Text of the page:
I came across this interesting blog, devoted in part to Saudi Arabia's economics, by Essam al-Zamel [Ar]. In this post he discusses land speculation in Saudi Arabia and its dampening effect on entrepreneurship. The graphic is from his site.
While on the topic of the Saudi economy, it's worth mentioning a new book by Steffen Hertog, Princes, Brokers, And Bureaucrats: Oil and the State in Saudi Arabia. I got to talk with Hertog about his book at a conference over a year ago, and it sounds fascinating. Hertog conducted participatory observation in Saudi Arabia by working in a state institution for over a year, gaining unique perspective into Saudi administration and society. According the to publisher's page:
In Princes, Brokers, and Bureaucrats, the most thorough treatment of the political economy of Saudi Arabia to date, Steffen Hertog uncovers an untold history of how the elite rivalries and whims of half a century ago have shaped today's Saudi state and are reflected in its policies.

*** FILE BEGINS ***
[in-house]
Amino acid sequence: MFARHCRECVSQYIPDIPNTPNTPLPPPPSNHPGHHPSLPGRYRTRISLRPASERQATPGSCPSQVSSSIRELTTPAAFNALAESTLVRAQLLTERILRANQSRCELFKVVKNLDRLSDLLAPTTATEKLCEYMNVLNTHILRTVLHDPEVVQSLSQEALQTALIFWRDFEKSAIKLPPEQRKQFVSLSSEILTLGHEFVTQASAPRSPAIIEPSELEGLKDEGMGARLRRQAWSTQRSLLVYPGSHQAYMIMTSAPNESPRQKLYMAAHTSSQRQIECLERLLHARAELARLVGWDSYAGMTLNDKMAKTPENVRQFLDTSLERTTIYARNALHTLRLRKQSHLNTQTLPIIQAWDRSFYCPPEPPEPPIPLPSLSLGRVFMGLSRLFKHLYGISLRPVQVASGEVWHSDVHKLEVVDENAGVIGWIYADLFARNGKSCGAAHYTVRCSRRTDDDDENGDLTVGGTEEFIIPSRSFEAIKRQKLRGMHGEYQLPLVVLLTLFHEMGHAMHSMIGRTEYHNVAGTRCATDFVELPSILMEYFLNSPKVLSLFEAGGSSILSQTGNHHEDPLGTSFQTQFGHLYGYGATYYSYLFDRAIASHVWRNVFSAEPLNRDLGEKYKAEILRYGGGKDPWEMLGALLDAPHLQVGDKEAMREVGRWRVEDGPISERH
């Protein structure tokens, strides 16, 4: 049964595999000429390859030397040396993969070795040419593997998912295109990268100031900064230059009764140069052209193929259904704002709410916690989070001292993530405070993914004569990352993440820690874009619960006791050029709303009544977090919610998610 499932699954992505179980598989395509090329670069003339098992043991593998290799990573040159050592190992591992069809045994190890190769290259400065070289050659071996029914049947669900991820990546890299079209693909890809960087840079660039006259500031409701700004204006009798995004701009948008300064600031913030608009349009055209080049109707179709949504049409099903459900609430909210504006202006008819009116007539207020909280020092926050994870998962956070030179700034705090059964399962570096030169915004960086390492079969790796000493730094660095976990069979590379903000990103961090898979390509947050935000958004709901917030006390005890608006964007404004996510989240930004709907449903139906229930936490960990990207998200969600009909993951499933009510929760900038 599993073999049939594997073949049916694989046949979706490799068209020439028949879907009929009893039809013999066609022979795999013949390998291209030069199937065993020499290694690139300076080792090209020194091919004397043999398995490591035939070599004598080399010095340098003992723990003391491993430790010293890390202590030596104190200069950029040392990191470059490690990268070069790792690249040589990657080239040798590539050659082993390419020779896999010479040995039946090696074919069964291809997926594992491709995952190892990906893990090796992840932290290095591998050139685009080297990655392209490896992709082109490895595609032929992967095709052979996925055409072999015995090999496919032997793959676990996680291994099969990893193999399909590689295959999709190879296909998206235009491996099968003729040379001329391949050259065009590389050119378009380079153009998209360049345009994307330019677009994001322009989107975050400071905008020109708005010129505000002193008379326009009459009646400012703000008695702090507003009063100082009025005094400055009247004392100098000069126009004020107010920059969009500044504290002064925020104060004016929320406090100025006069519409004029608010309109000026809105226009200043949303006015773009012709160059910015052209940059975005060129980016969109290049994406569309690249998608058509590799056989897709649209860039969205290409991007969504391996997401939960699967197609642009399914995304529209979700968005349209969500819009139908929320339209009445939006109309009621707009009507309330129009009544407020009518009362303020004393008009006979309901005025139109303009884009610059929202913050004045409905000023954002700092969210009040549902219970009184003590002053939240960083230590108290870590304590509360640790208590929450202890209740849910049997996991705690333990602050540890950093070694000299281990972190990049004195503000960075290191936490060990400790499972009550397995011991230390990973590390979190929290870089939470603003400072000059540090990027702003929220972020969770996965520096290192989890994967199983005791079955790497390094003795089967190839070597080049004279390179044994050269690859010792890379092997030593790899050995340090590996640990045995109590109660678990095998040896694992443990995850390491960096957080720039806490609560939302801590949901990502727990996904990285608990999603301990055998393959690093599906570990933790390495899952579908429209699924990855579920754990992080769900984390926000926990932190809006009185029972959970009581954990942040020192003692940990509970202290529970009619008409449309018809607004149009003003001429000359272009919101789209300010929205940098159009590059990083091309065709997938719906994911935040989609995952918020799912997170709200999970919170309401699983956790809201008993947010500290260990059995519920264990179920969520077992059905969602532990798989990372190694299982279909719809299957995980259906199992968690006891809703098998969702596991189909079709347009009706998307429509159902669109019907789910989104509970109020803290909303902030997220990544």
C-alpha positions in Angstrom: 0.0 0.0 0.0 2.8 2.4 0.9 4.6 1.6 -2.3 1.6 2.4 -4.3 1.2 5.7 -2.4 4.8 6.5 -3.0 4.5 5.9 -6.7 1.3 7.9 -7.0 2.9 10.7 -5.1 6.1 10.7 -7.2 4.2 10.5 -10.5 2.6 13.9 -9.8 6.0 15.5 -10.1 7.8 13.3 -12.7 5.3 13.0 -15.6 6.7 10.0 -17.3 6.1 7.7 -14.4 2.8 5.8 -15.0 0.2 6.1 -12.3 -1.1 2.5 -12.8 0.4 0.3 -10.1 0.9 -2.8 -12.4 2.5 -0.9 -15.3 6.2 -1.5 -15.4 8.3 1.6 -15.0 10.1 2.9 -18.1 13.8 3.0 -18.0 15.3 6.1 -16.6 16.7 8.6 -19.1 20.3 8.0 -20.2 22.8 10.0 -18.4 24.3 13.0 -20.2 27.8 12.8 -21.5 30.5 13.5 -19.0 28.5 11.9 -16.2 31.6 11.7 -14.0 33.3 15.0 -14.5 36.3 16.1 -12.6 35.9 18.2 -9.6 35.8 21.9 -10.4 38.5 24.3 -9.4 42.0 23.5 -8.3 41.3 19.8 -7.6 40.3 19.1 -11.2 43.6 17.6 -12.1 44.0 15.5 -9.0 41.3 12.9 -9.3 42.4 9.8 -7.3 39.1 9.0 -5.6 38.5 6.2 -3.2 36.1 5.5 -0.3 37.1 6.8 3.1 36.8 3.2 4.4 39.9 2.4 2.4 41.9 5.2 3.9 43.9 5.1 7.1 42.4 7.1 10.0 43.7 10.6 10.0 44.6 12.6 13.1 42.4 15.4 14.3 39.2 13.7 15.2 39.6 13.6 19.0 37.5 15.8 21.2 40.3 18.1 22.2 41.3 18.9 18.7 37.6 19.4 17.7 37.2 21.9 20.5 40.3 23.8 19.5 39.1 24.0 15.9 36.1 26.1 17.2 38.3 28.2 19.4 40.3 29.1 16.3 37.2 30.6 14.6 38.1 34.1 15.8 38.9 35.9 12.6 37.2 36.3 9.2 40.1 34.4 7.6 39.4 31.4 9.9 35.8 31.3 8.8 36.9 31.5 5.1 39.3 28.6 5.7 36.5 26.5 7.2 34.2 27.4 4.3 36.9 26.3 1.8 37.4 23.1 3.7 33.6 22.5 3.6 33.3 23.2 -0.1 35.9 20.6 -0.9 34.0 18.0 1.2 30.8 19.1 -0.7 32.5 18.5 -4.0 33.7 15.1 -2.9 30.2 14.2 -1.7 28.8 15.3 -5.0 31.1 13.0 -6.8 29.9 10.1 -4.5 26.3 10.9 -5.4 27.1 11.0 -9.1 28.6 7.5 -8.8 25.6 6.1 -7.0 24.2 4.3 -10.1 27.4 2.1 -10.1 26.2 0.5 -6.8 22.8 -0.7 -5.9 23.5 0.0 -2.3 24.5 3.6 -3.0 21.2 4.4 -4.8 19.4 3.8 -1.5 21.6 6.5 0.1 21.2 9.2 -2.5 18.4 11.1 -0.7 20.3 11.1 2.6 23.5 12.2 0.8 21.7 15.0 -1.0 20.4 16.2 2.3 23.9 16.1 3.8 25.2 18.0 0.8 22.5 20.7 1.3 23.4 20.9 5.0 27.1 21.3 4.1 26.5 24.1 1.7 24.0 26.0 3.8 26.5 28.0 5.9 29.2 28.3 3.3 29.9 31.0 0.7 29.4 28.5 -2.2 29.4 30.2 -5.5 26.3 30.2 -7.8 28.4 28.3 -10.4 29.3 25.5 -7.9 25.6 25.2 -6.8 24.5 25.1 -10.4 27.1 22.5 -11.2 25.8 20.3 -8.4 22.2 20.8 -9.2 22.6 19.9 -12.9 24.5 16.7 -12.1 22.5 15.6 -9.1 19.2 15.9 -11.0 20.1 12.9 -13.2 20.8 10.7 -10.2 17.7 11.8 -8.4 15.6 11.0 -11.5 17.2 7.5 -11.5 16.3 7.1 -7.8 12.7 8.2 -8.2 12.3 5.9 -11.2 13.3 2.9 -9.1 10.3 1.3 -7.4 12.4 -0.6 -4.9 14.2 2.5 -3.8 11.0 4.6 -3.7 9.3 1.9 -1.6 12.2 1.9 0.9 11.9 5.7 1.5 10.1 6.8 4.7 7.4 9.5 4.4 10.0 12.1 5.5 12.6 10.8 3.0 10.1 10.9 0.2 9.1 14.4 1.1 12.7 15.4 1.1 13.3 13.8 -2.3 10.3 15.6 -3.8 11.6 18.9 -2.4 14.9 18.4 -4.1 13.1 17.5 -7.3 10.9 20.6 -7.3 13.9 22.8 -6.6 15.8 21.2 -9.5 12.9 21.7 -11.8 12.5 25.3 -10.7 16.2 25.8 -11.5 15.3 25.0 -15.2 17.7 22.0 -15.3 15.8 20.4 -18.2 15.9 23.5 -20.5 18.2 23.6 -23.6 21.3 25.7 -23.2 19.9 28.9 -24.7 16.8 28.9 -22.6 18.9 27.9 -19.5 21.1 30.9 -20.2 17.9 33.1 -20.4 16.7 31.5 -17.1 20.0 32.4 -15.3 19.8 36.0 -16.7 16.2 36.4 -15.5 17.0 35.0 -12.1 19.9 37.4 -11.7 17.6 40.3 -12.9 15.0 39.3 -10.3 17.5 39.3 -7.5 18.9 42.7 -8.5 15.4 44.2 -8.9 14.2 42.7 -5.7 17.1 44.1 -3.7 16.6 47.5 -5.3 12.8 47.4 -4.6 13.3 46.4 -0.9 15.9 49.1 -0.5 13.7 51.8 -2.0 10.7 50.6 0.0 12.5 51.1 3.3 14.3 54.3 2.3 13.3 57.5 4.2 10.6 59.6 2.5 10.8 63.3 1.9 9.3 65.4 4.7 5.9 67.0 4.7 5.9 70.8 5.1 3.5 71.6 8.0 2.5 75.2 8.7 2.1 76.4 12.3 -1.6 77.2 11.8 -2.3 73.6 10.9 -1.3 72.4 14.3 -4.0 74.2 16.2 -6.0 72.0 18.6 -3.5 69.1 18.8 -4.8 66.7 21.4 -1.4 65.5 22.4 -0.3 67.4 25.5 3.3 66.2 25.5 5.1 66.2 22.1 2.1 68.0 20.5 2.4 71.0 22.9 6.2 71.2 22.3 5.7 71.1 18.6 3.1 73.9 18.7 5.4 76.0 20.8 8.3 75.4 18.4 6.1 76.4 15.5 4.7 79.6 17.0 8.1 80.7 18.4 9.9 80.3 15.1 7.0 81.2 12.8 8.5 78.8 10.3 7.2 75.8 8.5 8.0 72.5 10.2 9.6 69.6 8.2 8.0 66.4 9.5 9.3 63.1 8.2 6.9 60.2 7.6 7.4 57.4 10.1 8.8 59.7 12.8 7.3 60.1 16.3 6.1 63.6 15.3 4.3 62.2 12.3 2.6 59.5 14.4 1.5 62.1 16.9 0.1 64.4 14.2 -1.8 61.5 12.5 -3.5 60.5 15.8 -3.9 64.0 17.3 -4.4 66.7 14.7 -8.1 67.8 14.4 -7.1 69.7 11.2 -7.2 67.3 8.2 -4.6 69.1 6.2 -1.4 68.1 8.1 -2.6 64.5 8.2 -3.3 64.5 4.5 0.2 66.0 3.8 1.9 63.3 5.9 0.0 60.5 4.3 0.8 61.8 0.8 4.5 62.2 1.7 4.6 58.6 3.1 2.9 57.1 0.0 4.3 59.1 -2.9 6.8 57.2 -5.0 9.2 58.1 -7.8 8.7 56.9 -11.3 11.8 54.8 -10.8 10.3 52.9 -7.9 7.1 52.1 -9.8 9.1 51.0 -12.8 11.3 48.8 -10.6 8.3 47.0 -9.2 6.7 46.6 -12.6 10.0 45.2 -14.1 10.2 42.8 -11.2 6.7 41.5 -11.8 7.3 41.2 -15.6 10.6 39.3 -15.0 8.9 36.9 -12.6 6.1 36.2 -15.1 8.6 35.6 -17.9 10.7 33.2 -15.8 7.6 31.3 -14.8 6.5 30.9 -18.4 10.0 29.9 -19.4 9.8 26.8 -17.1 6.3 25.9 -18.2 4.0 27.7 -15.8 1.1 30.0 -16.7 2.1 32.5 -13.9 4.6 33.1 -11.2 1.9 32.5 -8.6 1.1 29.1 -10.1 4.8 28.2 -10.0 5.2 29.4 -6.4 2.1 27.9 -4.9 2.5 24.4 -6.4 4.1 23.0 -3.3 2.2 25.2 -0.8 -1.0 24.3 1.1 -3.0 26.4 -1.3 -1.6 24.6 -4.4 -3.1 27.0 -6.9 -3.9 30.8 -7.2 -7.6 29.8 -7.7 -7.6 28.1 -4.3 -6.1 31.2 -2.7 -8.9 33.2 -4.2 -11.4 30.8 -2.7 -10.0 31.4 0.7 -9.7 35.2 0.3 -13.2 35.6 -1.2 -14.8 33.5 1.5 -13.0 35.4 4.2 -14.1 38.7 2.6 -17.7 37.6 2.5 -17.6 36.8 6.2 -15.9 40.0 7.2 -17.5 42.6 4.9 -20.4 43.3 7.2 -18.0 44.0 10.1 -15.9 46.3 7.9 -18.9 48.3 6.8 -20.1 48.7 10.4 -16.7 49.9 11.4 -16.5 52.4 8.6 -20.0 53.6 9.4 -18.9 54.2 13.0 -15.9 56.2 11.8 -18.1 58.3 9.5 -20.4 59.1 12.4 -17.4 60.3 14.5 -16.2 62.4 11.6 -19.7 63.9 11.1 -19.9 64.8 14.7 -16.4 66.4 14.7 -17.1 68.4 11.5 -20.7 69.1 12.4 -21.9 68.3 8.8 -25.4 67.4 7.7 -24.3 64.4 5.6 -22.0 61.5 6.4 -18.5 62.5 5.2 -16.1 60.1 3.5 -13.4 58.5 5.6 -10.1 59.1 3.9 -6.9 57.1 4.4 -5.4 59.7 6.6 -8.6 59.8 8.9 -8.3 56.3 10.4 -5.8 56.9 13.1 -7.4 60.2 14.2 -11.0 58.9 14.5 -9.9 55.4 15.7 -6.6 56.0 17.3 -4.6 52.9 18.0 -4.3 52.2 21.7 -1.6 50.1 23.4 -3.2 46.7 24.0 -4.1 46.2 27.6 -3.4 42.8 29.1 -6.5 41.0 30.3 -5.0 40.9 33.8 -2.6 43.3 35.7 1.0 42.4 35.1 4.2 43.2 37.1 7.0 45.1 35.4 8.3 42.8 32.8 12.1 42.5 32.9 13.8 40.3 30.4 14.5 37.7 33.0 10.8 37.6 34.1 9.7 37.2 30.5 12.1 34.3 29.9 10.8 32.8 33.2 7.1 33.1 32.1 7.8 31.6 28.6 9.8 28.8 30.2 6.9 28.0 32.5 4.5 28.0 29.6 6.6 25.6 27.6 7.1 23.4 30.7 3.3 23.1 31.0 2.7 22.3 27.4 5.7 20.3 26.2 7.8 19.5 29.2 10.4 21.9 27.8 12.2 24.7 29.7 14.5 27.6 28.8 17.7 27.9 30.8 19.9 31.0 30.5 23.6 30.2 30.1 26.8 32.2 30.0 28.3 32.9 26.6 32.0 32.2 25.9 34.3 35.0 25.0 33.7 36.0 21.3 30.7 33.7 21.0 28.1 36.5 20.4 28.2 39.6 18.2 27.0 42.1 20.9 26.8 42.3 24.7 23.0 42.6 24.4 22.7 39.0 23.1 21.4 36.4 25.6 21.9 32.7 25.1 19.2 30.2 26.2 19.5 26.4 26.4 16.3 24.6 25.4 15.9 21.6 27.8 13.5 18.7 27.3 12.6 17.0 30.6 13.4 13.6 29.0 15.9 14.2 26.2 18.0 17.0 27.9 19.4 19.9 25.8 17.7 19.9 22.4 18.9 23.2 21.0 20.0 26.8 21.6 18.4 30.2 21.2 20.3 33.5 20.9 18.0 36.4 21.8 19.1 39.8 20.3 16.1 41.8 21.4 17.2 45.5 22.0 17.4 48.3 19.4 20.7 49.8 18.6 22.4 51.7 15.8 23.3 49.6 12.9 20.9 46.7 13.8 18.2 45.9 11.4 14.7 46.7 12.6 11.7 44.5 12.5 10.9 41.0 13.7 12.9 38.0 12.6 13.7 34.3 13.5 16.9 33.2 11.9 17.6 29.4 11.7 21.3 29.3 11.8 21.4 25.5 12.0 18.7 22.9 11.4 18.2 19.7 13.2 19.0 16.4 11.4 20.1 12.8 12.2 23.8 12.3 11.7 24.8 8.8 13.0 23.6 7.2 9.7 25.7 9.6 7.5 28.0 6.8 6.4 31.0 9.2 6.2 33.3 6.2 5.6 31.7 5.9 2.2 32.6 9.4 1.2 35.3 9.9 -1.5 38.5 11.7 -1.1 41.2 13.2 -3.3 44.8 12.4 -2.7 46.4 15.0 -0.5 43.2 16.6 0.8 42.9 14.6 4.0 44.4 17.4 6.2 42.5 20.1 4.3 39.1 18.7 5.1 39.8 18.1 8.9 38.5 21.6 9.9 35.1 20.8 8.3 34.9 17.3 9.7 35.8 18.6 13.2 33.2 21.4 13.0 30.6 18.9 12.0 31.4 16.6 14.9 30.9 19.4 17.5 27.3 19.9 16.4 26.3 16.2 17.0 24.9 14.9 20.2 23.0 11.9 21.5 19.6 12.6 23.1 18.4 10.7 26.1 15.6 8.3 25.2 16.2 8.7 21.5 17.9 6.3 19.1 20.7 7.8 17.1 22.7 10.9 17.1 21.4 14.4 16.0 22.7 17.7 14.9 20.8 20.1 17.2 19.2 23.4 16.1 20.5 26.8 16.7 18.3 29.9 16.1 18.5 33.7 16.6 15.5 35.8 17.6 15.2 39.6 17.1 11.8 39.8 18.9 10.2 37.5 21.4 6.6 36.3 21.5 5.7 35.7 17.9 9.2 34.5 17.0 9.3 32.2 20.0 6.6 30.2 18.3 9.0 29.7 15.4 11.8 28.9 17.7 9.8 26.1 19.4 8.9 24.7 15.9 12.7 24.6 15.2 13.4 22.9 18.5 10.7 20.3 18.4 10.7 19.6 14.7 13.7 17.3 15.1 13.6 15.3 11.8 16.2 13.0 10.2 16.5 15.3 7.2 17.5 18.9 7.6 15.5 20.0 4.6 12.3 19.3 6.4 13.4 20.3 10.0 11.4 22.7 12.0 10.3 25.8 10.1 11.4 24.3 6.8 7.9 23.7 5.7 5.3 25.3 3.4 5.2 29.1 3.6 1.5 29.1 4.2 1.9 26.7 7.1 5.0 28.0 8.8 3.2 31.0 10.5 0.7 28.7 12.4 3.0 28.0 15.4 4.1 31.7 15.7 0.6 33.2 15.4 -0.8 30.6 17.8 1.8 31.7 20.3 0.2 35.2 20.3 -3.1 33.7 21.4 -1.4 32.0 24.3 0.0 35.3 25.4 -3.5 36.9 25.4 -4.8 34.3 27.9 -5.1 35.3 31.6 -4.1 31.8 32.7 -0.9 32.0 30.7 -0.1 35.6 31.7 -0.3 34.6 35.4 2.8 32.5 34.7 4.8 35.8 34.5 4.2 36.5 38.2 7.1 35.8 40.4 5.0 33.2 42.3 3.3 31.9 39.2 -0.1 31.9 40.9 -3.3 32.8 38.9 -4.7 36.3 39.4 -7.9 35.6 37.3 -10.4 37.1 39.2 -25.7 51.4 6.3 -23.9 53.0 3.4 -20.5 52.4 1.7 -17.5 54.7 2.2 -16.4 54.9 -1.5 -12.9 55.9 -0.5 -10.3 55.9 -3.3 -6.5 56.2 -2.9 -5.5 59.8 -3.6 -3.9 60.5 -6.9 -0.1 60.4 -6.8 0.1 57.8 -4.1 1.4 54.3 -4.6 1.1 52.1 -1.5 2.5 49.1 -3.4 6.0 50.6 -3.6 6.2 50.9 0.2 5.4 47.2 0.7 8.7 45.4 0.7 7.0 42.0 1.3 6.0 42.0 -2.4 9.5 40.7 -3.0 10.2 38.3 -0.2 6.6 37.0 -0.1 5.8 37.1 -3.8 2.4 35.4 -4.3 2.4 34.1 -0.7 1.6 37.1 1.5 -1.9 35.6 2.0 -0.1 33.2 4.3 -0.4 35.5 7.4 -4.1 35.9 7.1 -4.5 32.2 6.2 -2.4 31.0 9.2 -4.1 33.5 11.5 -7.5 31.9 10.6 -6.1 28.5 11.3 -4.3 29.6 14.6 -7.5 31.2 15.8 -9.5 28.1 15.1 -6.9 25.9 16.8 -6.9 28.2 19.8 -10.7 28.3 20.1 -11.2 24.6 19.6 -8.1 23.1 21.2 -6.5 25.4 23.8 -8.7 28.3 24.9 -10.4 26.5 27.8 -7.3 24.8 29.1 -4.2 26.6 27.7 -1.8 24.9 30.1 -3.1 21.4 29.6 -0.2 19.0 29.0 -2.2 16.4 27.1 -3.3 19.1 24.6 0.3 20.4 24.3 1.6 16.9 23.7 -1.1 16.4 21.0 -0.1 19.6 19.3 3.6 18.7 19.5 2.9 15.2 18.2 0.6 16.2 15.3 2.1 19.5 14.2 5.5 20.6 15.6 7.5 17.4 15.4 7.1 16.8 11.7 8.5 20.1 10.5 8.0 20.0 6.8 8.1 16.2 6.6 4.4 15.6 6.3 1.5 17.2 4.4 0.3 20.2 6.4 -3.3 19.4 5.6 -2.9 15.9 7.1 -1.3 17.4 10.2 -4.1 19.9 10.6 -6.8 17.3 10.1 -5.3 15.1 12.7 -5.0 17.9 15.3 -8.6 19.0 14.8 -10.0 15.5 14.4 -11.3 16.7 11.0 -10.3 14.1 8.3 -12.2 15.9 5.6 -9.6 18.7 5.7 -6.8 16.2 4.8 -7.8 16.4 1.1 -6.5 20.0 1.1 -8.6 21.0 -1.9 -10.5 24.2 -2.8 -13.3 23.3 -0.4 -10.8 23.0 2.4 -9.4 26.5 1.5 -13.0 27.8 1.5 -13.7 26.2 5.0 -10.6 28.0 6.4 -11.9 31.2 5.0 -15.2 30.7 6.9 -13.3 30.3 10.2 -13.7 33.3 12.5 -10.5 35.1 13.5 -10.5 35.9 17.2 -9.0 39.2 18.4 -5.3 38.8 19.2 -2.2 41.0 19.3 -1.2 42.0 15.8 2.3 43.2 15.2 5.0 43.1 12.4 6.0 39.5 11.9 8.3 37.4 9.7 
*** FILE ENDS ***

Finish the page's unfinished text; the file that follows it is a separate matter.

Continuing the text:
Starting in the late 1990s, Saudi Arabia embarked on an ambitious reform campaign to remedy its long-term economic stagnation. The results have been puzzling for both area specialists and political economists: Saudi institutions have not failed across the board, as theorists of the "rentier state" would predict, nor have they achieved the all-encompassing modernization the regime has touted. Instead, the kingdom has witnessed a bewildering mélange of thorough failures and surprising successes.
Hertog argues that it is traits peculiar to the Saudi state that make sense of its uneven capacities. Oil rents since World War II have shaped Saudi state institutions in ways that are far from uniform. Oil money has given regime elites unusual leeway for various institutional experiments in different parts of the state: in some cases creating massive rent-seeking networks deeply interwoven with local society; in others large but passive bureaucracies; in yet others insulated islands of remarkable efficiency. This process has fragmented the Saudi state into an uncoordinated set of vertically divided fiefdoms. Case studies of foreign investment reform, labor market nationalization and WTO accession reveal how this oil-funded apparatus enables swift and successful policy-making in some policy areas, but produces coordination and regulation failures in others.